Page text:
The Nikkei reports that Toyota Motor will roll out more hybrid vehicles in Japan, wanting them to account for one in two cars sold domestically by next year. The report suggests that the automaker is trying to keep pace with criteria for tax breaks for buyers of fuel-efficient, low-emission cars. More than 80% of cars sold in Japan now qualify for tax savings under the eco-car program, but only about half of new cars are expected to qualify after the implementation of stricter standards next month.
Toyota sold 684,000 hybrids in Japan last year, and expects to sell 760,000 in 2016 under smaller overall volume, according to the report. At this level, hybrids would account for roughly half of Toyota's domestic sales, up from 44% last year.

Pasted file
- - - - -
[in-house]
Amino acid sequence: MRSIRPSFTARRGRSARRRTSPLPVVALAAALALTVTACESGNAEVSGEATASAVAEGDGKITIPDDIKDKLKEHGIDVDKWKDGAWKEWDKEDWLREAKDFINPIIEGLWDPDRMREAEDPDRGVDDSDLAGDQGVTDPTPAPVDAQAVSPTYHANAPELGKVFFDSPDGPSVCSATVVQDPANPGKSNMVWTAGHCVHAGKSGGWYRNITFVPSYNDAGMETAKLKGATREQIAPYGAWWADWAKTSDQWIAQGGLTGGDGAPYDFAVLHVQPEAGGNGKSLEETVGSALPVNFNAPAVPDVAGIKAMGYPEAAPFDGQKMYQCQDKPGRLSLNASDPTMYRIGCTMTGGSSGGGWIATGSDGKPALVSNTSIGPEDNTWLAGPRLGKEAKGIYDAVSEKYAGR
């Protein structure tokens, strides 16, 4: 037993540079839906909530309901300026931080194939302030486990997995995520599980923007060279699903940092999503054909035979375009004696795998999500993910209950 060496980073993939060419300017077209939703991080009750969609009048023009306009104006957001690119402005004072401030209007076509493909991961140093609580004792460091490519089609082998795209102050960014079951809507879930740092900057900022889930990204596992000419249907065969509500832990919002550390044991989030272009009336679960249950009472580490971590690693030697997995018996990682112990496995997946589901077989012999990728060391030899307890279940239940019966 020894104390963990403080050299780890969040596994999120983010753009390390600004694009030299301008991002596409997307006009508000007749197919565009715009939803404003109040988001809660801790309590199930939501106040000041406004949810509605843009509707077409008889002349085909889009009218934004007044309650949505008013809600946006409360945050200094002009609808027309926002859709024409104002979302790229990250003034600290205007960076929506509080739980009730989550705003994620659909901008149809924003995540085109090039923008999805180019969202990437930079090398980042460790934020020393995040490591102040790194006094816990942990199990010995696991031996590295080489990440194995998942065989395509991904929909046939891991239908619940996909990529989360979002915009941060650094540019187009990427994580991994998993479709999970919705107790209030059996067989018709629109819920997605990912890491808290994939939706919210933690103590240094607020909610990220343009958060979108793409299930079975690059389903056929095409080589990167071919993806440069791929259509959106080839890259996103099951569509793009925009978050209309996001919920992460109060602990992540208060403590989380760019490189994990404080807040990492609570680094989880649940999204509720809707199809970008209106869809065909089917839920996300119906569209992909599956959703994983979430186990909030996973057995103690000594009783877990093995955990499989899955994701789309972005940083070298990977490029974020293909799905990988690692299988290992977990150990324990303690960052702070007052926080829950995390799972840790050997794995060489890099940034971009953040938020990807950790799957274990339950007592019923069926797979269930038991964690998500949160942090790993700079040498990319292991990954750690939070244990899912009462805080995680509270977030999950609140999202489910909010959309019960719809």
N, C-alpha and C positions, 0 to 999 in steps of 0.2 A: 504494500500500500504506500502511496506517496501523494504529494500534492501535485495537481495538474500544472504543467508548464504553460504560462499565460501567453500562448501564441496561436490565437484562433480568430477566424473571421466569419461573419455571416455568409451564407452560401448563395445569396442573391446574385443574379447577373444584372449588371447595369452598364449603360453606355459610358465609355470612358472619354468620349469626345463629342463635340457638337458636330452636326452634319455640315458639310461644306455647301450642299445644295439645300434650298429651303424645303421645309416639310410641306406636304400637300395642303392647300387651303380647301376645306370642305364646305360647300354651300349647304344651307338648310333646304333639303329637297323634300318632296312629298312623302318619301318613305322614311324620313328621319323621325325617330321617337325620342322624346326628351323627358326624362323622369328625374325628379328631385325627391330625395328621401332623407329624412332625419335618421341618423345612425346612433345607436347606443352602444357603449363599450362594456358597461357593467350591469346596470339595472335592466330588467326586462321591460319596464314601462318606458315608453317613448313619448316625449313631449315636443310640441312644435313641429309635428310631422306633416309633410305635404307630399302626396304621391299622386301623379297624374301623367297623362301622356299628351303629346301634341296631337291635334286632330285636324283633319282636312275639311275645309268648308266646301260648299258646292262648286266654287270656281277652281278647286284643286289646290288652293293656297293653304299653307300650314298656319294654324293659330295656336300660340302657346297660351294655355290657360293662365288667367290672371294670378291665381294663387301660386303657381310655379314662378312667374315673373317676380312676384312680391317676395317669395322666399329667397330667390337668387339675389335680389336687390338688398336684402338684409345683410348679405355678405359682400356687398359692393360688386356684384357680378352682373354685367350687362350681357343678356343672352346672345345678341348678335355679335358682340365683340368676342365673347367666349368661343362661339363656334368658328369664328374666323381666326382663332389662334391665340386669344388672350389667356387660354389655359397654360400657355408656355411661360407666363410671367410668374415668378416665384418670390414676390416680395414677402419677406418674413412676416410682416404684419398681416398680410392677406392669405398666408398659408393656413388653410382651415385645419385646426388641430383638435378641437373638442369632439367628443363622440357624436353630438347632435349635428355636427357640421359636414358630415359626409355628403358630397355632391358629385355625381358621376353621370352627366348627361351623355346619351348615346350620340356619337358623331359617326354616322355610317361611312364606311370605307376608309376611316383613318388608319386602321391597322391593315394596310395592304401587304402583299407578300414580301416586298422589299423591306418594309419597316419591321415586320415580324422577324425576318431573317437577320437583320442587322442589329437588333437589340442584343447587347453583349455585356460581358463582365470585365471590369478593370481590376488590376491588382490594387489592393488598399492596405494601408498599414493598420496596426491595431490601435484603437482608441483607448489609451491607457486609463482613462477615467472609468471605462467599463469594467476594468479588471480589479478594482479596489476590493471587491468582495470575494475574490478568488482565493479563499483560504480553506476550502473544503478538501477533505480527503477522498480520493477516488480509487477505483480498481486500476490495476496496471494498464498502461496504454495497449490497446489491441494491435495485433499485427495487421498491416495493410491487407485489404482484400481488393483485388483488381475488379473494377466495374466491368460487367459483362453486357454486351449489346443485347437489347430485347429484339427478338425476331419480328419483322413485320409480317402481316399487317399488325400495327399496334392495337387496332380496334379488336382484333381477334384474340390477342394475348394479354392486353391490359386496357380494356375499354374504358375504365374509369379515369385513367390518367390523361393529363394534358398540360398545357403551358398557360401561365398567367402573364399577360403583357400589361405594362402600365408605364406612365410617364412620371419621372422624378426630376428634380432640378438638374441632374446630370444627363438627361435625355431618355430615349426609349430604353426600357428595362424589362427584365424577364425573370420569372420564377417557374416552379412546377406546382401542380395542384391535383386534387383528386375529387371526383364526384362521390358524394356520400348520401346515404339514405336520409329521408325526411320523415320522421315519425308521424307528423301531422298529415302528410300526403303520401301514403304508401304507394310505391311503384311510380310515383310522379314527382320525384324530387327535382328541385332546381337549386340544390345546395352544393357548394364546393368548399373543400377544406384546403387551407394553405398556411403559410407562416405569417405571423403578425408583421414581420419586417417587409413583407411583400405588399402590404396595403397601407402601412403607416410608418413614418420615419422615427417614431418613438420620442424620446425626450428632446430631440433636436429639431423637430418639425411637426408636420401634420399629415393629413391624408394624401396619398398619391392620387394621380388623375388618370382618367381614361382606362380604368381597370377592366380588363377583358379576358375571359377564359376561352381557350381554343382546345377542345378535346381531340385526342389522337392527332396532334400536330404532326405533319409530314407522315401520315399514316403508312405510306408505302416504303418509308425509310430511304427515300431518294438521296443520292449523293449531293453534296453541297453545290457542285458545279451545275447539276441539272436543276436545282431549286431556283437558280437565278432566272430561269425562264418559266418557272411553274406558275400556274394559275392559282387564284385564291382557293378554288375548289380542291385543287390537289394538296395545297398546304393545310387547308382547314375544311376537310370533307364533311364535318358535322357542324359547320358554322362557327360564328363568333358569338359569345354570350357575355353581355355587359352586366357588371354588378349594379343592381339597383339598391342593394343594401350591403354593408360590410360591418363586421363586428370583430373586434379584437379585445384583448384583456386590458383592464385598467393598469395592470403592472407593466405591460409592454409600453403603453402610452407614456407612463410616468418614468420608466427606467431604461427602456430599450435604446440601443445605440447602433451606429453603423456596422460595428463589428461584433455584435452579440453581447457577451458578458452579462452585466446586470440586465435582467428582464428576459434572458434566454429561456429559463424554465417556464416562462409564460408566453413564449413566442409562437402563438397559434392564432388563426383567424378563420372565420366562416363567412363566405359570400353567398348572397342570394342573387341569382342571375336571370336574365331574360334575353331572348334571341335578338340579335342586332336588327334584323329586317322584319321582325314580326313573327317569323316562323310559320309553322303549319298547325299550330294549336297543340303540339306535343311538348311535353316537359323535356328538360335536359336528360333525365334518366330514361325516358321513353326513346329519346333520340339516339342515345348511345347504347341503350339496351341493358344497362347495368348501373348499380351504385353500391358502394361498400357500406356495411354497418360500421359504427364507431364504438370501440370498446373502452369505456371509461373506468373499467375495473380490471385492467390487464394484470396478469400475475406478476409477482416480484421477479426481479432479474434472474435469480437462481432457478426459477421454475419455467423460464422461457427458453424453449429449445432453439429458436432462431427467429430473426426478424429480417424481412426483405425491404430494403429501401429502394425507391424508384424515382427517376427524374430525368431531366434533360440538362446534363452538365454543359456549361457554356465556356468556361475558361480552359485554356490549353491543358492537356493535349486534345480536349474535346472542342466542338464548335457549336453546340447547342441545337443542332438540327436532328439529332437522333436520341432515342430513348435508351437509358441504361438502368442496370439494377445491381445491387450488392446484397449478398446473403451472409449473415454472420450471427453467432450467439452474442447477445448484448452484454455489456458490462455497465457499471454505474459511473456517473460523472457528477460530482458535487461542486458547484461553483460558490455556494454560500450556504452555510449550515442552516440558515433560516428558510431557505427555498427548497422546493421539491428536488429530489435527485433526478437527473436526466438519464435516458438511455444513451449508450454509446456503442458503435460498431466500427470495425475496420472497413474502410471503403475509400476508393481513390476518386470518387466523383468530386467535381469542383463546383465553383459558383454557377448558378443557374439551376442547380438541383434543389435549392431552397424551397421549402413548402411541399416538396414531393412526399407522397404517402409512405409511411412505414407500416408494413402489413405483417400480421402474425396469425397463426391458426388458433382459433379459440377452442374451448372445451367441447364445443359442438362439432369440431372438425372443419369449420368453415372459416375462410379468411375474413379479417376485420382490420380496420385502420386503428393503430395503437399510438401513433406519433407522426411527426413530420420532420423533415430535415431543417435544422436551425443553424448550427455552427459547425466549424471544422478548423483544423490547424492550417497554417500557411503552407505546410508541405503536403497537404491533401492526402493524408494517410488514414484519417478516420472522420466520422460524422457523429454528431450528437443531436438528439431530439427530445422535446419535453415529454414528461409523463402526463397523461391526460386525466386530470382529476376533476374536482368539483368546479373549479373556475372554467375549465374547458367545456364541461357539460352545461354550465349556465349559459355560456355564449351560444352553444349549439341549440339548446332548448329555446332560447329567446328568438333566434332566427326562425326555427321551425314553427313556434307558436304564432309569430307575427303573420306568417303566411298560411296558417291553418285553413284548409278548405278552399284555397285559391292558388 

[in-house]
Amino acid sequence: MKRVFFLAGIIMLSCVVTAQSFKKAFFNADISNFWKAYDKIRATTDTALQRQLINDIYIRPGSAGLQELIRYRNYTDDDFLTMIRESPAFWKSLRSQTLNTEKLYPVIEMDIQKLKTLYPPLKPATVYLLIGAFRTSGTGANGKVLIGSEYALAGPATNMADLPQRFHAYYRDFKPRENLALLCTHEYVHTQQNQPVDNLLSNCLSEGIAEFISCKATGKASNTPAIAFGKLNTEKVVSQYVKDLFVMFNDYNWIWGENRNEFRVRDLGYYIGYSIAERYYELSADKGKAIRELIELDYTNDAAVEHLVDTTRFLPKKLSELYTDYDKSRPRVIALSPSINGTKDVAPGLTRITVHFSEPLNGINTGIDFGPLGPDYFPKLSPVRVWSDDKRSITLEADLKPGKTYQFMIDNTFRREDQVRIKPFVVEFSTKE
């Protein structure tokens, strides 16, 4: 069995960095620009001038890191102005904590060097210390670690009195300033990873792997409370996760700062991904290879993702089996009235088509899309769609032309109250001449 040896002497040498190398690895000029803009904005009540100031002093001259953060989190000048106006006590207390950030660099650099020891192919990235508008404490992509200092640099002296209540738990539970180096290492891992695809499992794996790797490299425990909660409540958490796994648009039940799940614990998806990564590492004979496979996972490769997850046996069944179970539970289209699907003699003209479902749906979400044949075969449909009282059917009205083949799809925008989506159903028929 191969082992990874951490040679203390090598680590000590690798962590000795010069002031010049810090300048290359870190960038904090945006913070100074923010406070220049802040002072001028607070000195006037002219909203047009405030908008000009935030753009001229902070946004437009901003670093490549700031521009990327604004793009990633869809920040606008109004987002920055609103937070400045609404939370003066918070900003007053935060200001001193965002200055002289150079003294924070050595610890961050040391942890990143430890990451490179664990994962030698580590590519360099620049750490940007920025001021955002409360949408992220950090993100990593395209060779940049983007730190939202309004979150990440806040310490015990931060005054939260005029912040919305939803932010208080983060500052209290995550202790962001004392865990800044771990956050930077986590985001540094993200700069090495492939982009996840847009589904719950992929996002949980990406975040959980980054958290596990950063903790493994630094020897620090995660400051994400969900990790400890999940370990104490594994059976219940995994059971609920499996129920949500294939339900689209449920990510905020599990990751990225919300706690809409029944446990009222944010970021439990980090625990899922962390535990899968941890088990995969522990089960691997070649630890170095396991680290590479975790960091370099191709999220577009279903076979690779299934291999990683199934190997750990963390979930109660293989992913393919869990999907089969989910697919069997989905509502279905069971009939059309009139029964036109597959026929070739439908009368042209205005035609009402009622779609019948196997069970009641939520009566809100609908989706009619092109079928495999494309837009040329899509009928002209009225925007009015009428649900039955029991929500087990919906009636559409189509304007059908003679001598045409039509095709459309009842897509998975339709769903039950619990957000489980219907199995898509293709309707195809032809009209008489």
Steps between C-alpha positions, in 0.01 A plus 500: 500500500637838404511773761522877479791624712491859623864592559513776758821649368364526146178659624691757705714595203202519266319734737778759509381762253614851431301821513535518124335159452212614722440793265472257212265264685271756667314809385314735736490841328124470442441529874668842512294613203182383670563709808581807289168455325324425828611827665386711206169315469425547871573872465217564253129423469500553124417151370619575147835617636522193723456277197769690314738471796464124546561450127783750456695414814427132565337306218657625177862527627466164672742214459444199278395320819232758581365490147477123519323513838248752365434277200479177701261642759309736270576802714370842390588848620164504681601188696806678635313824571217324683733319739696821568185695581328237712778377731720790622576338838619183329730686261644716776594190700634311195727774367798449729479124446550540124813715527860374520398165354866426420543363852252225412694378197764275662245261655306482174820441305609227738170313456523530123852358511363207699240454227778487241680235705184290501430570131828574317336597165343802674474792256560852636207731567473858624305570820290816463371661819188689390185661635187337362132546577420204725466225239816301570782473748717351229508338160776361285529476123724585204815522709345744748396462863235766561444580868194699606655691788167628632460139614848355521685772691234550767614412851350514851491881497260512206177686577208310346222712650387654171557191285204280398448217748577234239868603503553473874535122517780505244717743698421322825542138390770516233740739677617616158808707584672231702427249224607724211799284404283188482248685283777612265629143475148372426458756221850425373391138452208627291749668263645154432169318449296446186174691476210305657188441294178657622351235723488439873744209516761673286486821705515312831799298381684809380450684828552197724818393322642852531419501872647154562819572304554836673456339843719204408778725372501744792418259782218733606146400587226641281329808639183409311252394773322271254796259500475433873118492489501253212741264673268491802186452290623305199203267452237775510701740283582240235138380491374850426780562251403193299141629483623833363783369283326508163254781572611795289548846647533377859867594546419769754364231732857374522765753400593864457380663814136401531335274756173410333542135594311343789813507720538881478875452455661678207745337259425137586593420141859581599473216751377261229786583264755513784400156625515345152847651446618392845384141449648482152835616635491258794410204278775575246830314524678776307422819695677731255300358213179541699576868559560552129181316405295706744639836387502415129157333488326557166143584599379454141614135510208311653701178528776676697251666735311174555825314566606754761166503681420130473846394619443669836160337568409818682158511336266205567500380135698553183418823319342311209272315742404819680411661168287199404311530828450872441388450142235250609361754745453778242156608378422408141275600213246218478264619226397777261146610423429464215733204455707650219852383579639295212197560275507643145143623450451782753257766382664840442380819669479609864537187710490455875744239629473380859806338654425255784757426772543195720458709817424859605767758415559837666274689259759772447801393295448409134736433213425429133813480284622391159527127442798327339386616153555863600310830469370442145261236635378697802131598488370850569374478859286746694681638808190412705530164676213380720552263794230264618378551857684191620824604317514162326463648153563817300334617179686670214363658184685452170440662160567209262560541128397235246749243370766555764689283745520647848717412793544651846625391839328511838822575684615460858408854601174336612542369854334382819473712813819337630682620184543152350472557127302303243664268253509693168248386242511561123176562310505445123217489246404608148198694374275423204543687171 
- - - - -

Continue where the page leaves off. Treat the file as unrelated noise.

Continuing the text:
Japanese production of hybrids would grow by about 30% compared with 2014 output to 1.32 million, the plans show. This would make more than 40% of Toyotas built in Japan hybrids.
Partly due to Toyota, hybrids are likely to account for 40% of cars sold in Japan, excluding commercial vehicles and minicars, according to the report. The ratio in North America remains in the single digits. In Europe, where diesels account for roughly half of sales, hybrids have made even less of a dent in the market. Selling more hybrids in Japan could boost Toyota's cost competitiveness, helping it export them in greater numbers, the Nikkei suggests.